Do you like the artifice of taking on a character in a song?

JM: This is what I mean, it's something I'm only beginning to get into. I've not at one point thought about what I'm doing. I'm not at the stage where I'd approach a song and go, "I'm going to write this as a character." I'm sure I'll become more articulate about what I'm trying to do, but for now there are certain songs, like 'I'm Aquarius', for which I can visualise a little story. In that song, it is about characters and not about me. I imagine the type of people that they are. But then, they're probably vaguely based on people that I know or relationships that I've had… that's where I start to fall apart describing it.

I interviewed you around the release of The English Riviera, and back then you told me that you were worried about sounding too melancholy – your girlfriend was even getting slightly annoyed at the way you were depicting relationships in your songs. With this record, the melancholy is even stronger. Did you just stop worrying?

JM: Well obviously I've been going out with that girlfriend now for three more years, so I'm much more relaxed about the idea that she would misconstrue something. Doing all these interviews, I'm starting to build an image of myself which I didn't have before. I must be drawn to a certain kind of melancholy, but it's never… look, I'm really happy! I just had a baby with my girlfriend!

As far as I'm concerned, songs are always about relationships. Pop music is always about boys liking girls, people breaking up and all that kind of stuff. Or cars. Modern pop music is very much saying, "I'm at a party, I'm having a good time." And lyrically, it's literally saying, "I'm at a party, I'm having a good time." Fuck me, that's so boring! We've all been to a party, we know how brilliant parties are. If Flo-Rida did a song about the post-party depression or his woes…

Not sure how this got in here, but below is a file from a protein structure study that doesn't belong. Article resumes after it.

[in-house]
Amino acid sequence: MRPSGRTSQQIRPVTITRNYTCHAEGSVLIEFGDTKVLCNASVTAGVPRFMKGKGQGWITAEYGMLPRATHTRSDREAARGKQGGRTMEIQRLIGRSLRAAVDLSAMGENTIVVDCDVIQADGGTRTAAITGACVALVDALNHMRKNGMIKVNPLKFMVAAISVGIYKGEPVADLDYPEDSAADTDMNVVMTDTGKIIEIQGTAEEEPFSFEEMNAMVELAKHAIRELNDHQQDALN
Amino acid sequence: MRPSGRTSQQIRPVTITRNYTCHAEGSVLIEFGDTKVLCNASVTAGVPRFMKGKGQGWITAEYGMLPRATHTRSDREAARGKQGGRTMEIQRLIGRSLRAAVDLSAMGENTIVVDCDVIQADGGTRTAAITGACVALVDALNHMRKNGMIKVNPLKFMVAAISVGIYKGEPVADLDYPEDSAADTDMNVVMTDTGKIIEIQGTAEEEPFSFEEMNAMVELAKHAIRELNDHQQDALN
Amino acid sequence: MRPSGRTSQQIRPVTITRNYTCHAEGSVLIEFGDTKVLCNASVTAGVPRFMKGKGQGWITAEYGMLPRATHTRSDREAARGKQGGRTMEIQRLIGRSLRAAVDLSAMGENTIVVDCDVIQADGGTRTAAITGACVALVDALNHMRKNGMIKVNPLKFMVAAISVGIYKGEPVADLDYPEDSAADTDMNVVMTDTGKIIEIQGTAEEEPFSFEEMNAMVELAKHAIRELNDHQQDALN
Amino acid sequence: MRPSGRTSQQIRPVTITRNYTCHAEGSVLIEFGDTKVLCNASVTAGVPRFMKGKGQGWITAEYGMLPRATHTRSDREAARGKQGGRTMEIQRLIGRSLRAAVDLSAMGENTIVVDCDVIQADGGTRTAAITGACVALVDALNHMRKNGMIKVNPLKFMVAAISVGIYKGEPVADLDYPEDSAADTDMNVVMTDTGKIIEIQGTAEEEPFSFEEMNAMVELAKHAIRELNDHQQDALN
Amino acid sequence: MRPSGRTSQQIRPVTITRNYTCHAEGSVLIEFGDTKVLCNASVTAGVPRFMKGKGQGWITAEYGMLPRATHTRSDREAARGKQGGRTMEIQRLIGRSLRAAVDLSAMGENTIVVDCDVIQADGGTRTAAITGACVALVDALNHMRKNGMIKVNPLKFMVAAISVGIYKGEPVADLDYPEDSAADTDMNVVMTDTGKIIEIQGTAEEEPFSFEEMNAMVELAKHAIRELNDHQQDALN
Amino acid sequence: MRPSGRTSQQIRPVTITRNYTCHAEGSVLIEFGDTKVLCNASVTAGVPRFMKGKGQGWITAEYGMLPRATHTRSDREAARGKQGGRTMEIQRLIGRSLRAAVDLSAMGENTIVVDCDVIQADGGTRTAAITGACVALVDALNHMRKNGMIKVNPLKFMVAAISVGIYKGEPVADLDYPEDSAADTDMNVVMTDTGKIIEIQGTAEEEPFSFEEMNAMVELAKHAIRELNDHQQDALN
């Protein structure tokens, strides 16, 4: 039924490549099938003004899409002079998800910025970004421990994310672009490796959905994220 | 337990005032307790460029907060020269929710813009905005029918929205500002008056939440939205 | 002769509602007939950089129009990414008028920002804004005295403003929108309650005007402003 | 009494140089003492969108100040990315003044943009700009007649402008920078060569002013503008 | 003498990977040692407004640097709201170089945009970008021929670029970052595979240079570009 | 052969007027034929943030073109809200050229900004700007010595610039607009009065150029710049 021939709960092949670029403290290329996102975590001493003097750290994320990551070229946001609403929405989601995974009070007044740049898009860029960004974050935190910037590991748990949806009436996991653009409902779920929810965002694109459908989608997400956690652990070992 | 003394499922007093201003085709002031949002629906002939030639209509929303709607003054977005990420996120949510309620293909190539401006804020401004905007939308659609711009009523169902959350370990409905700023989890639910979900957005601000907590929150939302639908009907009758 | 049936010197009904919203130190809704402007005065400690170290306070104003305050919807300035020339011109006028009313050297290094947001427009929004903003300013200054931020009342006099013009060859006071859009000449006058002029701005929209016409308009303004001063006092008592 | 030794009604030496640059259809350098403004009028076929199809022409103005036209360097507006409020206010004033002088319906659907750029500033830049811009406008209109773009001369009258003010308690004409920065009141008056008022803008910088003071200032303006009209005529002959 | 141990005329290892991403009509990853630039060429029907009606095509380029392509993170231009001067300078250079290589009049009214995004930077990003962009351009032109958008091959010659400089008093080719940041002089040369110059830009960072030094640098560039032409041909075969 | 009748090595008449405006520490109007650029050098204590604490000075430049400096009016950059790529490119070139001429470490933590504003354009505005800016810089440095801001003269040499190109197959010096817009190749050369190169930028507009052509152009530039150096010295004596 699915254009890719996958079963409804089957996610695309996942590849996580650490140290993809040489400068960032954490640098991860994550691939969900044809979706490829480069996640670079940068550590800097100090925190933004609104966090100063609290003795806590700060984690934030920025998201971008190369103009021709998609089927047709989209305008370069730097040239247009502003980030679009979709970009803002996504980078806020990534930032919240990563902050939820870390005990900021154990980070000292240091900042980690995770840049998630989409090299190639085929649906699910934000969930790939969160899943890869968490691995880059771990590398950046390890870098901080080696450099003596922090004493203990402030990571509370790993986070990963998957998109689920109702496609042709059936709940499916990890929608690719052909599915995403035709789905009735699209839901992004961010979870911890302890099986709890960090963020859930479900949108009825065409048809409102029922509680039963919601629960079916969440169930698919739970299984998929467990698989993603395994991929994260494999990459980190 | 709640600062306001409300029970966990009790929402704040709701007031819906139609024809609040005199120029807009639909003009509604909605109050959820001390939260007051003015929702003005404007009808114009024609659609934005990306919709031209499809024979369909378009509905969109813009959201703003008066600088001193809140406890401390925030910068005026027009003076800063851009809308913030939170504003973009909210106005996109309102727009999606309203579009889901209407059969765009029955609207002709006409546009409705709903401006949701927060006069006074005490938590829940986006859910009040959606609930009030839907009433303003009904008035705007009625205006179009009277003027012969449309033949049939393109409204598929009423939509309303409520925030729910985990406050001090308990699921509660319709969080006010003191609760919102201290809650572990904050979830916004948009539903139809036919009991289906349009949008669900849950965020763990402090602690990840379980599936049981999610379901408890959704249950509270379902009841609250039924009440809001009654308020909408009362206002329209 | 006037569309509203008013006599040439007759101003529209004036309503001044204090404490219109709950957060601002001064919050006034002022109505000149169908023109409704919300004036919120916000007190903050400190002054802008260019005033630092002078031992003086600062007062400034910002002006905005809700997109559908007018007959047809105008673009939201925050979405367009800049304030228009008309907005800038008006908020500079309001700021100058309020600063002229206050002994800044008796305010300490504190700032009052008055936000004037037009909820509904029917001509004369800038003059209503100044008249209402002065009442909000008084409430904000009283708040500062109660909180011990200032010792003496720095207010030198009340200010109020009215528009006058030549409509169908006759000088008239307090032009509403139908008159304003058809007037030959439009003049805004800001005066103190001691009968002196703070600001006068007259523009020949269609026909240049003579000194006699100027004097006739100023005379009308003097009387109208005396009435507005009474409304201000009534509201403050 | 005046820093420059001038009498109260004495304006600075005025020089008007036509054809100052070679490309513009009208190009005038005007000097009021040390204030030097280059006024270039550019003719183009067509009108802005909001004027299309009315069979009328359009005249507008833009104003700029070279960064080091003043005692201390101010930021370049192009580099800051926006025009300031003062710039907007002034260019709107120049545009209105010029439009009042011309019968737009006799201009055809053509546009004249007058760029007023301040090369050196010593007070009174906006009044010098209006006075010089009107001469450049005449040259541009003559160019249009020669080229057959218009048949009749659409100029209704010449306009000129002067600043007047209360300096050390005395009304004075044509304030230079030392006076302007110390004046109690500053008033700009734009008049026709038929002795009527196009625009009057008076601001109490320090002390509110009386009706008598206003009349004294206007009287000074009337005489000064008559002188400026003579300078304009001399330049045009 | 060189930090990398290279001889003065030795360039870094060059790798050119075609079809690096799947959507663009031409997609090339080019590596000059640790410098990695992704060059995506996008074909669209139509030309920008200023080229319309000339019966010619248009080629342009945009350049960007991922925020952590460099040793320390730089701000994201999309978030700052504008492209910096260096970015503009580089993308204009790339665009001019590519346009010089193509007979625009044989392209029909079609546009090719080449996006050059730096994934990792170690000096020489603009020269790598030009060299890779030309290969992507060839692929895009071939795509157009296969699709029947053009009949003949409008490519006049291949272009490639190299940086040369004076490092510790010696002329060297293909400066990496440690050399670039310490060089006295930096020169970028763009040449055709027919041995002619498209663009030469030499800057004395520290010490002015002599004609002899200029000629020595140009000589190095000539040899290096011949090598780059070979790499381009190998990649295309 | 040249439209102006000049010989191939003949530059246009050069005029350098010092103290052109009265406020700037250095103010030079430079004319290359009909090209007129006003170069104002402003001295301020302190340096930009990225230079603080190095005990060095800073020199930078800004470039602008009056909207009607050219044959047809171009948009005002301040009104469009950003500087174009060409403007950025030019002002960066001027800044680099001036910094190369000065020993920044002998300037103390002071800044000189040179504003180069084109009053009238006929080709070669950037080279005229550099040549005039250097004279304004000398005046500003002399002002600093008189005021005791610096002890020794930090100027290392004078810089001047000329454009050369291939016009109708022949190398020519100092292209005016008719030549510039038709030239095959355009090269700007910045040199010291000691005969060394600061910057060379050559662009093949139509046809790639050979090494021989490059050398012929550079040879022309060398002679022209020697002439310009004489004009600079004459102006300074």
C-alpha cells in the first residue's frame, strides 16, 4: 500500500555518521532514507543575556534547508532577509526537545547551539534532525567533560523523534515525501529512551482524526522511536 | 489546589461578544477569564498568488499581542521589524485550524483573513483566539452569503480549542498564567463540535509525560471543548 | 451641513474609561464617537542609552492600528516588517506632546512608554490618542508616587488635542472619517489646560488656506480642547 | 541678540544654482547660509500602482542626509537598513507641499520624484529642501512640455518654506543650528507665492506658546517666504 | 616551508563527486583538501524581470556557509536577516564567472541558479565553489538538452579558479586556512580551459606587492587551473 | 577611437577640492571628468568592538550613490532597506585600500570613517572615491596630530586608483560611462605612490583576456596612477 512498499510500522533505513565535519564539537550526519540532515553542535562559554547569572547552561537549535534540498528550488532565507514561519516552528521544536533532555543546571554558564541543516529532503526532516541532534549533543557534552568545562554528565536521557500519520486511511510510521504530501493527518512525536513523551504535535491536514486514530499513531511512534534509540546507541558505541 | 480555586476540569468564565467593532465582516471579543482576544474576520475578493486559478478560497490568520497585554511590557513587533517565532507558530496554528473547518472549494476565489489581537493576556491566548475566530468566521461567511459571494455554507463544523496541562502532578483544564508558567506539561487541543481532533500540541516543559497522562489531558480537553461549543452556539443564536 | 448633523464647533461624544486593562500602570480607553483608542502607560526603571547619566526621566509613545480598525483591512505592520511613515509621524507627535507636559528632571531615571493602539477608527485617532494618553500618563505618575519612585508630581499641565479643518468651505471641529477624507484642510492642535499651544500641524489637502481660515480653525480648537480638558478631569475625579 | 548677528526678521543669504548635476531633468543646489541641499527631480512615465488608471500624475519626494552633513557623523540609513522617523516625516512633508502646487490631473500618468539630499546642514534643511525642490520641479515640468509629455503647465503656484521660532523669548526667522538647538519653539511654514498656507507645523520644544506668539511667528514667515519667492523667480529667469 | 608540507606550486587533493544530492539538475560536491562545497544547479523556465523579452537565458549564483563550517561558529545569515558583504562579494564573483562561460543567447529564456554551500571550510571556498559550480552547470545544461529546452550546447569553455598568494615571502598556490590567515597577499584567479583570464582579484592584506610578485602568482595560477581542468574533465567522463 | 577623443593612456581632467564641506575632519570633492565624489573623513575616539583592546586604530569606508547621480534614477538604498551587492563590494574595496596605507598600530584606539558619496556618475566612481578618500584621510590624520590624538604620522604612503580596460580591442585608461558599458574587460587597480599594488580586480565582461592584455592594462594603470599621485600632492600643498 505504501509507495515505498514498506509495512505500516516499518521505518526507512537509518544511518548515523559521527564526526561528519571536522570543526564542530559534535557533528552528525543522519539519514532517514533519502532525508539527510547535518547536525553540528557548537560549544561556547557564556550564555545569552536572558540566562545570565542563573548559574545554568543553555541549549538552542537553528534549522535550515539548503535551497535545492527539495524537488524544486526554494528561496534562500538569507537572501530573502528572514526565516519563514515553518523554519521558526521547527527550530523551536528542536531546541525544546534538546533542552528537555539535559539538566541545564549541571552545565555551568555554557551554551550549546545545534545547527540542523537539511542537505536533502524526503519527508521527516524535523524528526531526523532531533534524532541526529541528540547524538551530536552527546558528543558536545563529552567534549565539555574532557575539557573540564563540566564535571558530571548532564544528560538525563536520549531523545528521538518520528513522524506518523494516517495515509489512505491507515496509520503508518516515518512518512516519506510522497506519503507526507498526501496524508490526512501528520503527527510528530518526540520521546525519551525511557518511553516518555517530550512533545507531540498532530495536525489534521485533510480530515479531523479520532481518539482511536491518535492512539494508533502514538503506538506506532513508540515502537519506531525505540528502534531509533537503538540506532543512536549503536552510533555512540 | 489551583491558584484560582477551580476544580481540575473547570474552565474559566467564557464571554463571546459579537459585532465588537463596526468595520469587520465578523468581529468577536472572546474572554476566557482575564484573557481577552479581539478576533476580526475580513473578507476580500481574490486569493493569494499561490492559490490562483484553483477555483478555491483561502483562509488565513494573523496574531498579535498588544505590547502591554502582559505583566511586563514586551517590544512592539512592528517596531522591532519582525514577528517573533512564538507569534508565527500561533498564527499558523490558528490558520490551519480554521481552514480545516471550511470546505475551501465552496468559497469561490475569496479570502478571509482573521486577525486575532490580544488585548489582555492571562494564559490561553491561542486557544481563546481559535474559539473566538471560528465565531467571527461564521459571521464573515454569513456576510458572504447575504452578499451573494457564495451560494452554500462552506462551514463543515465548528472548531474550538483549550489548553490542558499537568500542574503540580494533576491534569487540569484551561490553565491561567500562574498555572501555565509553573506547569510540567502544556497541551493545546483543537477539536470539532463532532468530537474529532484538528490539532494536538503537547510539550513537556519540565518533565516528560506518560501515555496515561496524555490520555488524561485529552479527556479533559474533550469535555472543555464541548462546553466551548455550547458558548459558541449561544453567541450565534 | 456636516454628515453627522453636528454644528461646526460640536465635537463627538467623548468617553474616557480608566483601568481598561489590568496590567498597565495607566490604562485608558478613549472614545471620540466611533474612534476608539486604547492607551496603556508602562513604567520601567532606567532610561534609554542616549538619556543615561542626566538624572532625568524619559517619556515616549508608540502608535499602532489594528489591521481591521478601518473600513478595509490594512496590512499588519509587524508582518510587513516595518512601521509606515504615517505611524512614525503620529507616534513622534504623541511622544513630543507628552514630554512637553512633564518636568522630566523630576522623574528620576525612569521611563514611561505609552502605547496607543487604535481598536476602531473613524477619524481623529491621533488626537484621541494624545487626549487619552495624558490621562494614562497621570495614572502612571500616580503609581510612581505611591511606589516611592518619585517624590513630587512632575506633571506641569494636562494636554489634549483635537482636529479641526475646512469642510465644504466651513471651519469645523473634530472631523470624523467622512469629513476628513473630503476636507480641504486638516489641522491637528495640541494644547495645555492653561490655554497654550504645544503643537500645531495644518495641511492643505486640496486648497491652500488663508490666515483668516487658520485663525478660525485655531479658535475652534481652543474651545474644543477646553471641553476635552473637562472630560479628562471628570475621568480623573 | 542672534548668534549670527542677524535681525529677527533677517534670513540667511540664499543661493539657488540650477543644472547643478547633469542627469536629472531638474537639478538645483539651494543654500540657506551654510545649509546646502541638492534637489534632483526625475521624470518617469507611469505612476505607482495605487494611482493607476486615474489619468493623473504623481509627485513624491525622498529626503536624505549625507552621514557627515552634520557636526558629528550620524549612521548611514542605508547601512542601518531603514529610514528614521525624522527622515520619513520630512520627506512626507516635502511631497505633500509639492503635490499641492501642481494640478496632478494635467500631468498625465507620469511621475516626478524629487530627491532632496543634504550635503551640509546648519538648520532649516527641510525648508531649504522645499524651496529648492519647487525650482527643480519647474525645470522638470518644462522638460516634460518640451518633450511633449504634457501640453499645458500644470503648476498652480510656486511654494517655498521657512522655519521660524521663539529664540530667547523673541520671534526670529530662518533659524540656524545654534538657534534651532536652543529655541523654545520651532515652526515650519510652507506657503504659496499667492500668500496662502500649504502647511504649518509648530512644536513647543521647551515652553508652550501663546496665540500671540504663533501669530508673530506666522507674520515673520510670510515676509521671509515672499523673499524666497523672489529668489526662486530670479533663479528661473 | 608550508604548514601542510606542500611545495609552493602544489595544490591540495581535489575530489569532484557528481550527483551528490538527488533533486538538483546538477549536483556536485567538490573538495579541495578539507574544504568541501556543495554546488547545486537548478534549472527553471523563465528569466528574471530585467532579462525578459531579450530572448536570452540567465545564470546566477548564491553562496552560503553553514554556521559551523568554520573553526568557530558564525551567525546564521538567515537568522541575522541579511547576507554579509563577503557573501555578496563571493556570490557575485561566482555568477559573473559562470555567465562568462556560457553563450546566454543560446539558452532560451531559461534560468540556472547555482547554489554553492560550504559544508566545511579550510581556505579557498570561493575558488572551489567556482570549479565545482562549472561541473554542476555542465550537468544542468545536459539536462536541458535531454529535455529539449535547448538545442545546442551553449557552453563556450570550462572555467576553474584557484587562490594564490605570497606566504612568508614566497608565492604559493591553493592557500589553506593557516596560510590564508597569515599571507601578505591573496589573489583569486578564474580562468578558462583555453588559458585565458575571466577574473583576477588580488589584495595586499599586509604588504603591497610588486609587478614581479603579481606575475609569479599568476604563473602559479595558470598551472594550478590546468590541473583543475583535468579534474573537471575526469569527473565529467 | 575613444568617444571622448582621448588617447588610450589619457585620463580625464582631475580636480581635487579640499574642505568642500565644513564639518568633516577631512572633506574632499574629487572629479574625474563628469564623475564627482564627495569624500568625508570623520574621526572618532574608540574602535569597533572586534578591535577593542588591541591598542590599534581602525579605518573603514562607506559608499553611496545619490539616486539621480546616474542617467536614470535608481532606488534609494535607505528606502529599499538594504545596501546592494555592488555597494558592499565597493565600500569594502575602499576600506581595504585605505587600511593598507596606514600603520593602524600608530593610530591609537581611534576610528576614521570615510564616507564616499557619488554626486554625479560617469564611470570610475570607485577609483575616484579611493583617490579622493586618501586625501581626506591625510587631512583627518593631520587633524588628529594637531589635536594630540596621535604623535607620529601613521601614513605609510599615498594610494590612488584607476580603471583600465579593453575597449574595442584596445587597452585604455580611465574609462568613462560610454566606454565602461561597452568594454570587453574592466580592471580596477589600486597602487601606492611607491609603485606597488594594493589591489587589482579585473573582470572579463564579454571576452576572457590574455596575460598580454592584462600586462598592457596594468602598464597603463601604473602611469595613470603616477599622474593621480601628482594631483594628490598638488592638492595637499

I would listen to that song.

JM: Exactly! Because it says something a bit more interesting than, "I'm at a party… where are you?"

It's probably fair to align your new songs with sad ABBA songs. Like, 'The Day Before You Came', mid-divorce ABBA. Why do you think pop music is so good at being sad?

JM: The songs on this album could only ever hope of being as pop as ABBA, but musically you need to have something that works. Music is the language of dancing and movement, so you always have to have that. Pop music works best if musically it's connecting with your body and lyrically it's giving something you can relate to or listen to as a story. It can be quite manipulative, but I don't think that matters. Even if you're being manipulated, your body can't argue.

If you're singing those songs, for want of a better phrase, "in character", are you feeling the things that the character is feeling? Or are you cynical Joe Mount, lying through your teeth on stage and laughing at the poor saps in the audience afterwards?

JM: No! Everything that I would ever write about, to have those ideas, you have to have felt something that's in that area of feeling. I don't think I've had a particularly rough time, but I can really vividly remember the times when it has been like that. I feel like I'm writing with some authority. But not total authority.

One of the saddest moments on the record, for me, is the intro to 'Love Letters', which sounds like a severely slowed-down Madness song.